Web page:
[00:27:24] JH: Learn more about Harkla, and all we have to offer at harkla.co. That's H-A-R-K-L-A.C-O, and use the code SENSORY to get 10% off your first purchase. That's S-E-N-S-O-R-Y for 10% off.

 

[00:27:43] RH: Don’t forget that all Harkla orders come with a lifetime guarantee and free shipping.

 

[00:27:48] JH: All right. Let's get back to the show.

 

[INTERVIEW CONTINUED]

 

[00:27:51] RH: I am curious, what those deep dive sensory experiences that you do with these kiddos to really get those reflexes to integrate and move on and move out of that lower brain function.

 

[00:28:05] KP: Well, that's a six-hour lecture. Because, I’ll have to teach you the nervous system in a way that you didn't get it in school. You did not get functional neuroanatomy, neurophysiology and how to work with it. You didn't get it.

 

[00:28:26] JH: Then, give us your elevator pitch for it.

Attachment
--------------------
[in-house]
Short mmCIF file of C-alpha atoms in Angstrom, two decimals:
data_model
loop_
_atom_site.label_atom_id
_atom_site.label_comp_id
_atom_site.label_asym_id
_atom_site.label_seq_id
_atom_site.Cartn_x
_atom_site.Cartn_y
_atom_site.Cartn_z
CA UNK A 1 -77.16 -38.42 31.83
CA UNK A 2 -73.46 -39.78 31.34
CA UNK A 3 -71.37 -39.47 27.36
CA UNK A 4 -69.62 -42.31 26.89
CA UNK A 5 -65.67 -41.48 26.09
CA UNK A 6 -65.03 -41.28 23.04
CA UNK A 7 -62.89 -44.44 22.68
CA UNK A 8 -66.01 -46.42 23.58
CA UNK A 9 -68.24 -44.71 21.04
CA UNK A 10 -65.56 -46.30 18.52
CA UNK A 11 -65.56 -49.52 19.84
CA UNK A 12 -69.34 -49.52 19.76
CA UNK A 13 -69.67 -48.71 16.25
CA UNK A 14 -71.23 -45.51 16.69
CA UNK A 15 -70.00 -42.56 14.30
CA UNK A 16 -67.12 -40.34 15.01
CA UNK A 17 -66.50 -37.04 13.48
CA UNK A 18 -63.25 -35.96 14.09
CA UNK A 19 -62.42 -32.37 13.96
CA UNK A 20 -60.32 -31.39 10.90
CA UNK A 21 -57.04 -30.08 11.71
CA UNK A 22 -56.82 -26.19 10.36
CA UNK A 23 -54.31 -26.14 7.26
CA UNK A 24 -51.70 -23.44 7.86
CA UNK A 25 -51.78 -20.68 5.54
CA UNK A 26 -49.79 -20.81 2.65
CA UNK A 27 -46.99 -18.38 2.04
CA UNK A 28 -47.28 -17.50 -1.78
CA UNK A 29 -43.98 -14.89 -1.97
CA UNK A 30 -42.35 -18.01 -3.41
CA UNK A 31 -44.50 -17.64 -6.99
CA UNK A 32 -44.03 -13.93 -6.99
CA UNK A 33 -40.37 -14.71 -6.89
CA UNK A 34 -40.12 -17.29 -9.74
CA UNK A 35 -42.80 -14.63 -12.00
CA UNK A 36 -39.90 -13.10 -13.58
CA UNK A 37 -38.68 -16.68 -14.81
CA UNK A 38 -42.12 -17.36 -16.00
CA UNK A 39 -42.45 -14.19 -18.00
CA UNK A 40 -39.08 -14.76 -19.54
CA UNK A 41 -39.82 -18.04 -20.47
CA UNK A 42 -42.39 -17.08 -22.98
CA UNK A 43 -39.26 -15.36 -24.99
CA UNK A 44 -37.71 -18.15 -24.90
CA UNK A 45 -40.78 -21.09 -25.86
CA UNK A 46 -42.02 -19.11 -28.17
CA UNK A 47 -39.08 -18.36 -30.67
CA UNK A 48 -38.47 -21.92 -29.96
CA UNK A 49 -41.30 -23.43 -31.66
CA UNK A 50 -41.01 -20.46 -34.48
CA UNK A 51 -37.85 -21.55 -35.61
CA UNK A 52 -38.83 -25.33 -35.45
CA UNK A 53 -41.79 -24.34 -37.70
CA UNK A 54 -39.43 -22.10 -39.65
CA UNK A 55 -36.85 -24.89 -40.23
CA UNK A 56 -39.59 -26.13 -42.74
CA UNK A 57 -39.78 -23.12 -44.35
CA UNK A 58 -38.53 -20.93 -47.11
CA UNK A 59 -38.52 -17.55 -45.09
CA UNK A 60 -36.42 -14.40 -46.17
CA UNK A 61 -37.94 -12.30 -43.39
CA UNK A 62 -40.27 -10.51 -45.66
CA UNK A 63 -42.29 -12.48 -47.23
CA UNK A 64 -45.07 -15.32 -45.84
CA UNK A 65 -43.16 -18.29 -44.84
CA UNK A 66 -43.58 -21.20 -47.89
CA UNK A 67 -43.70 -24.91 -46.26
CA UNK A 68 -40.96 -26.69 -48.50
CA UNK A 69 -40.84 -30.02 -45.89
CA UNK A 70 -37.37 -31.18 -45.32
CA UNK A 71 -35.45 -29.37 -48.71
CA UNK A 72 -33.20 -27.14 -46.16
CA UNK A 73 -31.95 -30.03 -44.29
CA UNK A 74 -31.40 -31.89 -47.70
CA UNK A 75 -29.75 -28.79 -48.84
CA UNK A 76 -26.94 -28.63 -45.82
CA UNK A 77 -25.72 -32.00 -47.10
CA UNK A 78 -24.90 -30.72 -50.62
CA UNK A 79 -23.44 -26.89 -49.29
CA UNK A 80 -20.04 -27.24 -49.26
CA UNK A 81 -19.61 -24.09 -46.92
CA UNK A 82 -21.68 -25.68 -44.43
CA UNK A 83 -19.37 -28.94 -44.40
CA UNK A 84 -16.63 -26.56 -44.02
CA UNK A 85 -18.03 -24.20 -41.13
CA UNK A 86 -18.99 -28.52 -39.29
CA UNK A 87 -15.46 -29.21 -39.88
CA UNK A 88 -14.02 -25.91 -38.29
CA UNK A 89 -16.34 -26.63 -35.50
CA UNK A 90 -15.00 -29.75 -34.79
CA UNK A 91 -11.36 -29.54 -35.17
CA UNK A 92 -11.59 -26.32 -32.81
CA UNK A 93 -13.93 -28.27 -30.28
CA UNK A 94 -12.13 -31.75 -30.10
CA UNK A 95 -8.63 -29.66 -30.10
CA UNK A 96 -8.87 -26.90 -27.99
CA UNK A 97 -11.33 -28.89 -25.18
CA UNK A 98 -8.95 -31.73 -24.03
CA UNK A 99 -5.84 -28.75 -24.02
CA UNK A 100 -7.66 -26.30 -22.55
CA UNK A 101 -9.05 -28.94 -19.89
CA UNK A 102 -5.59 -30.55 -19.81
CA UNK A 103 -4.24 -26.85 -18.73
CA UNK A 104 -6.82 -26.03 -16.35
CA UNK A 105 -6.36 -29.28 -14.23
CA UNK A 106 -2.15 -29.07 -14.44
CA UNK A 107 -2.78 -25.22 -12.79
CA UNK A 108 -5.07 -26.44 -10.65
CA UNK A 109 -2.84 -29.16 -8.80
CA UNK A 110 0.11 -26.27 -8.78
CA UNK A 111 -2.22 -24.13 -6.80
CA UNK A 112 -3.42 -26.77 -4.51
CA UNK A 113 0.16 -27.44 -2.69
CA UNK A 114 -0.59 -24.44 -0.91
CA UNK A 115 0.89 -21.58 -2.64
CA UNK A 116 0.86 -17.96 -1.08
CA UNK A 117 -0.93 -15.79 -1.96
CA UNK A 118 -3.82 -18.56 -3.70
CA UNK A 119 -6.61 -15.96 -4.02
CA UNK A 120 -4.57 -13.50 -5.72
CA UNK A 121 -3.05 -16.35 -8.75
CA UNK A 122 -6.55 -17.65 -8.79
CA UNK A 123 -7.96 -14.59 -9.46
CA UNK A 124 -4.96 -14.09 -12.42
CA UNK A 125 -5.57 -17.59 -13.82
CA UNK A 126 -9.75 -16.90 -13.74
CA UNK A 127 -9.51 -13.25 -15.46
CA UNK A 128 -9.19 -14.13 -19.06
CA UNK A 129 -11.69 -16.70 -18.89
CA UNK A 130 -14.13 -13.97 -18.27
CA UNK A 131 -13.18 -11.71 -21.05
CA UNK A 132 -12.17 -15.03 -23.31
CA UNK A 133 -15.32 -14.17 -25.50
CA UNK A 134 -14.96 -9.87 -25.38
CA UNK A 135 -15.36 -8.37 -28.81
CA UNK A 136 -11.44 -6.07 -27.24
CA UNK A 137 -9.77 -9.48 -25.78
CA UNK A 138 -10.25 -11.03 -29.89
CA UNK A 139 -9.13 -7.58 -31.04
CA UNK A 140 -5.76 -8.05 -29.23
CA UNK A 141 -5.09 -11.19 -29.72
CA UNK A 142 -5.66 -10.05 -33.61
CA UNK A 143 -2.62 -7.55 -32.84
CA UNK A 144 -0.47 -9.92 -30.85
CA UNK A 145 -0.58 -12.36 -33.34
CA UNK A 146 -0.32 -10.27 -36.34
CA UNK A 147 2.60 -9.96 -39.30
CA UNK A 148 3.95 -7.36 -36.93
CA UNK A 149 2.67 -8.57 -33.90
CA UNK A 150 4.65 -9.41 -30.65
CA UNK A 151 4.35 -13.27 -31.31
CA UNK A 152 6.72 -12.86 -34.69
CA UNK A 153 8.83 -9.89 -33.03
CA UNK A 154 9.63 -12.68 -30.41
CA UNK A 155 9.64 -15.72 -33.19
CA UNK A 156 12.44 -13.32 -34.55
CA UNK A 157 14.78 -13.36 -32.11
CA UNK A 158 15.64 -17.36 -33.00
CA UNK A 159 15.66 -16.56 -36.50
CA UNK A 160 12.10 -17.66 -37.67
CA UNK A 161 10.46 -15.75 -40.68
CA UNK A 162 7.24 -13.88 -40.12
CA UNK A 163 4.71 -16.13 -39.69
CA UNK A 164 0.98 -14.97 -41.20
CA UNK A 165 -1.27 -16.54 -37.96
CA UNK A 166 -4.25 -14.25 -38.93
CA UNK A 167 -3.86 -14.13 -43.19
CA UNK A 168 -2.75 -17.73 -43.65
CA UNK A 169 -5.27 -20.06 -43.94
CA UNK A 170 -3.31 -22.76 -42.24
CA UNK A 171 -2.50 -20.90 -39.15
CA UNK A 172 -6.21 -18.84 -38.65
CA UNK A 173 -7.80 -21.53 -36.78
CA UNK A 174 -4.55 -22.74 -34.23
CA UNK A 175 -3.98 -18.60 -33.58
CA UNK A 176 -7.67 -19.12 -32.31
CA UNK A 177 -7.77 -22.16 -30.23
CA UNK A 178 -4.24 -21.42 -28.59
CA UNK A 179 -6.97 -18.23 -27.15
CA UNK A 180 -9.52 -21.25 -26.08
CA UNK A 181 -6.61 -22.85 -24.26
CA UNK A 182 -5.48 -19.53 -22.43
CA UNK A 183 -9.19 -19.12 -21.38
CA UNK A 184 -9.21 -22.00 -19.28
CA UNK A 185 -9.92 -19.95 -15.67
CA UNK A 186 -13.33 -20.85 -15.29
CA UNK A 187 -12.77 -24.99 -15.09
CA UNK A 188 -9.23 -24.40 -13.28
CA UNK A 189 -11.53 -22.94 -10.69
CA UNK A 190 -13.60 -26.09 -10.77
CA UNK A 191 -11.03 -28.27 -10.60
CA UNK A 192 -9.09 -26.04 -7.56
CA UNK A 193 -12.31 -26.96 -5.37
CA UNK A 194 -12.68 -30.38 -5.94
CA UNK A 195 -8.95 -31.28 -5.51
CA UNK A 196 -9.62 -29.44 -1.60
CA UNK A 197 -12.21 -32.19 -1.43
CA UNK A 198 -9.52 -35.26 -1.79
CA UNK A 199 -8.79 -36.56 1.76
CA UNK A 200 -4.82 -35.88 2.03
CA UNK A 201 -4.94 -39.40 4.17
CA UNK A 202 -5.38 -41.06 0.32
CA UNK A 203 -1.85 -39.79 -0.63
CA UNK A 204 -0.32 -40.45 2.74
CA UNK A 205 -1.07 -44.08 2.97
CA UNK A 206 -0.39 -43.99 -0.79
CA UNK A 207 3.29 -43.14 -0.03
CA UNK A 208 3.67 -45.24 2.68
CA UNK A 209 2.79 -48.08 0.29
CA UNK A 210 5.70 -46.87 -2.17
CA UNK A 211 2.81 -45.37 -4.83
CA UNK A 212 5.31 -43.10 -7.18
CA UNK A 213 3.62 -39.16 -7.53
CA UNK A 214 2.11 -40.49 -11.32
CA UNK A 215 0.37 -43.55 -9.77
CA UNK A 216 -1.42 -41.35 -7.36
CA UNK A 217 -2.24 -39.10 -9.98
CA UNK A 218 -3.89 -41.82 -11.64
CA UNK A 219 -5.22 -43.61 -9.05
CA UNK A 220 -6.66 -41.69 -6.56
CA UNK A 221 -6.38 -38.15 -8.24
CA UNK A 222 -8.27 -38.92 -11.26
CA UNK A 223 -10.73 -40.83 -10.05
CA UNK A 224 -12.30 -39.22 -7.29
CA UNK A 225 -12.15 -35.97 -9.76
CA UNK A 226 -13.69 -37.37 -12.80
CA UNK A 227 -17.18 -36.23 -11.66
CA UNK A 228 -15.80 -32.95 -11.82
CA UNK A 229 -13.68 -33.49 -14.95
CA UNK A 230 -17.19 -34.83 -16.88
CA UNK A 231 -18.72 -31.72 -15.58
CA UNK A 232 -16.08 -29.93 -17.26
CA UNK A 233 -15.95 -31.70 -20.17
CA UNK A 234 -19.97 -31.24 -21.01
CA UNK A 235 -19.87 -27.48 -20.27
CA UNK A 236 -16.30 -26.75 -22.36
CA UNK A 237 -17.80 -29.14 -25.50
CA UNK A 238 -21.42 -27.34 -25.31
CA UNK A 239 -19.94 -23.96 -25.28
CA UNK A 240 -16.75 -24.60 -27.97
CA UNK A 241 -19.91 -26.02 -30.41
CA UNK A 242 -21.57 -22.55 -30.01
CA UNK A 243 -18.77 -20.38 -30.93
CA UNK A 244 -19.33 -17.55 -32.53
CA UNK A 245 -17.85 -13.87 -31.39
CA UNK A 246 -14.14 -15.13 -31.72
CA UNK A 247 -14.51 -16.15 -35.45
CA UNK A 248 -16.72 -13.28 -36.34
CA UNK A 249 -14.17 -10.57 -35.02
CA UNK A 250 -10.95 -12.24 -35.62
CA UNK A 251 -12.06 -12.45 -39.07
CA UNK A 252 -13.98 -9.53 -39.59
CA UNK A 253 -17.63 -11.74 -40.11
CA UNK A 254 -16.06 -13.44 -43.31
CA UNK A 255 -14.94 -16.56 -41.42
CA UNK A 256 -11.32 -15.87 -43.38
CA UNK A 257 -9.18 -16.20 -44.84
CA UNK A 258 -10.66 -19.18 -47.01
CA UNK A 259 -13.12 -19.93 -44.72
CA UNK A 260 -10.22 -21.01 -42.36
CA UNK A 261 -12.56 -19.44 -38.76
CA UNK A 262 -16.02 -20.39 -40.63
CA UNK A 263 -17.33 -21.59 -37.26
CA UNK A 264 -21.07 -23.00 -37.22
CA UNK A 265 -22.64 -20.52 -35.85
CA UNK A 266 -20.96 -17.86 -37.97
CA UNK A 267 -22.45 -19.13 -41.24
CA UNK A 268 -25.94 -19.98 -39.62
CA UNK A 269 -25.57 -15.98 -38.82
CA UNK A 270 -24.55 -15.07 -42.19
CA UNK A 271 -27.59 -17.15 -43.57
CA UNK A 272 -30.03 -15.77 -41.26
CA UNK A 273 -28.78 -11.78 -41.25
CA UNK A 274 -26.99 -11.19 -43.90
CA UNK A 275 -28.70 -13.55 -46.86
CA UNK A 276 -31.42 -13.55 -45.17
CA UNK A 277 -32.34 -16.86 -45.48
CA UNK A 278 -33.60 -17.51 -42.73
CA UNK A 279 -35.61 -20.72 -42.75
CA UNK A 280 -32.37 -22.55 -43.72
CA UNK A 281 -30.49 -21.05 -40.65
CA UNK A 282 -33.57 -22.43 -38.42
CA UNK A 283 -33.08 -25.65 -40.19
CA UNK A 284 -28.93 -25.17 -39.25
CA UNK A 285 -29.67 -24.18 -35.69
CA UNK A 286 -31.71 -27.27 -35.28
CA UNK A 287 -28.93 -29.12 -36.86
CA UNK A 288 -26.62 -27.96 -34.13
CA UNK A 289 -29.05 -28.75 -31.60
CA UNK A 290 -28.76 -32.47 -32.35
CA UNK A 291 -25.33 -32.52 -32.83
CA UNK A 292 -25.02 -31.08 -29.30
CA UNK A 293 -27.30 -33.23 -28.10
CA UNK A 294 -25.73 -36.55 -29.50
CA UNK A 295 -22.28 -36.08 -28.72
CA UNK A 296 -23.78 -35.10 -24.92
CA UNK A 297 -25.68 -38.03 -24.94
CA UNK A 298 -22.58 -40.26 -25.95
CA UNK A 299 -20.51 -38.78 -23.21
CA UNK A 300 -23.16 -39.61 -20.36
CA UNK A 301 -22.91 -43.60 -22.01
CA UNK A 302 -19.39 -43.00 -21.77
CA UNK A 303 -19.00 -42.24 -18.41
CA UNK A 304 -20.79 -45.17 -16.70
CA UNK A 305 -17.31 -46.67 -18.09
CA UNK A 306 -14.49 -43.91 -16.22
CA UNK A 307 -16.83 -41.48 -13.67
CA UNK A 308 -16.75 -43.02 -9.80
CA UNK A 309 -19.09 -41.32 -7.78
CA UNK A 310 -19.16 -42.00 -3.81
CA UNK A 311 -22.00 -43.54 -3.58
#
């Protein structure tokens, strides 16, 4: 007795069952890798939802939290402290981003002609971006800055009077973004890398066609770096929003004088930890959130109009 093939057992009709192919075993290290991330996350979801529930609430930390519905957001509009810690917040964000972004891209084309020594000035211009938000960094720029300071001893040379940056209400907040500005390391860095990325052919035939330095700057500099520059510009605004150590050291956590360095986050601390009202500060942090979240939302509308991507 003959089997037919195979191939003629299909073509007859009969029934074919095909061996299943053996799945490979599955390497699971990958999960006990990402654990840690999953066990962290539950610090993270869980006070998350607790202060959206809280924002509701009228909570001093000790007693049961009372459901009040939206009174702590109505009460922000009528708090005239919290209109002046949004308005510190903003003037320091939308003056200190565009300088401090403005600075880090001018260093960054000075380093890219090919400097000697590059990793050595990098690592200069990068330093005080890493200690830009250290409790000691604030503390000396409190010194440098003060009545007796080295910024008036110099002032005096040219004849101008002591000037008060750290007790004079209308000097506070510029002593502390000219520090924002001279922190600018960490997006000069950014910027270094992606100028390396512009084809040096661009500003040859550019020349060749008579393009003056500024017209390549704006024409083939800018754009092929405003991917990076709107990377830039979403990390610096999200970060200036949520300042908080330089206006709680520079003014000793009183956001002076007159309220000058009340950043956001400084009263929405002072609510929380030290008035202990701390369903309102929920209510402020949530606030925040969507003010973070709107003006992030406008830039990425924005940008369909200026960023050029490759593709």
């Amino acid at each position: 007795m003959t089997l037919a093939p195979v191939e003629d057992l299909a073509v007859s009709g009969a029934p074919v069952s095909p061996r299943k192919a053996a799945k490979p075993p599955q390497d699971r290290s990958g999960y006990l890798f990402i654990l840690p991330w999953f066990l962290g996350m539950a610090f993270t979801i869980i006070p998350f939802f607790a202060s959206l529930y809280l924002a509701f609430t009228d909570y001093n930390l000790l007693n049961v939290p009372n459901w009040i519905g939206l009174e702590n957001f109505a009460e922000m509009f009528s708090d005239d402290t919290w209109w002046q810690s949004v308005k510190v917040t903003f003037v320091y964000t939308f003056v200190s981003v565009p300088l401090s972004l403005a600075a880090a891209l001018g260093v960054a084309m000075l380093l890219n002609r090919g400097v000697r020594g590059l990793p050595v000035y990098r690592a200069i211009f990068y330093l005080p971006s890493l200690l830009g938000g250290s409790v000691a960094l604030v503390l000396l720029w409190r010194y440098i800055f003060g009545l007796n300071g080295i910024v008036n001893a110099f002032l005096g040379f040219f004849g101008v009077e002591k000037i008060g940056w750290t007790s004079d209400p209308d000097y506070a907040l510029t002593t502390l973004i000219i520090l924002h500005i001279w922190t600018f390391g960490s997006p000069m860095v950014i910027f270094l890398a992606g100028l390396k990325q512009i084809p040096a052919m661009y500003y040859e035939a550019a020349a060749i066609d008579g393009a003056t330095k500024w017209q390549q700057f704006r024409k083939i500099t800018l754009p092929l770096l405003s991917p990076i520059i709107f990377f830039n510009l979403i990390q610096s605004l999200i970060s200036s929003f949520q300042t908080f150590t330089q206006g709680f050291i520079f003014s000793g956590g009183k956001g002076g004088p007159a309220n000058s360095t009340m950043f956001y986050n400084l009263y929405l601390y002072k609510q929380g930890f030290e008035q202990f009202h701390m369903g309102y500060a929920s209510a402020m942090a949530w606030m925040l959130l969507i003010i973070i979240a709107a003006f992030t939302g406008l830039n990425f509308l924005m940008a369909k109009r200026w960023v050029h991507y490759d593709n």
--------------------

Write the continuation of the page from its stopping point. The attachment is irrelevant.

[00:28:30] RH: I like that. 

 

[00:28:32] KP: You have to have a calm environment. You have to be calm, okay? No scrubs. Do not wear scrubs. Because scrubs, if you wear them, it can trigger a trauma response from your children, because many of them had traumatic experiences with people that were wearing scrubs, for pain.

 

Then, you want to build a rapport with your patient and your mother, or your dad, or caregiver, whoever is with them. You also want to find out and intuit, is your person that's bringing the child in, are they calm, or not? Because they're going to influence how the child reacts. Energy and emotion is very contagious.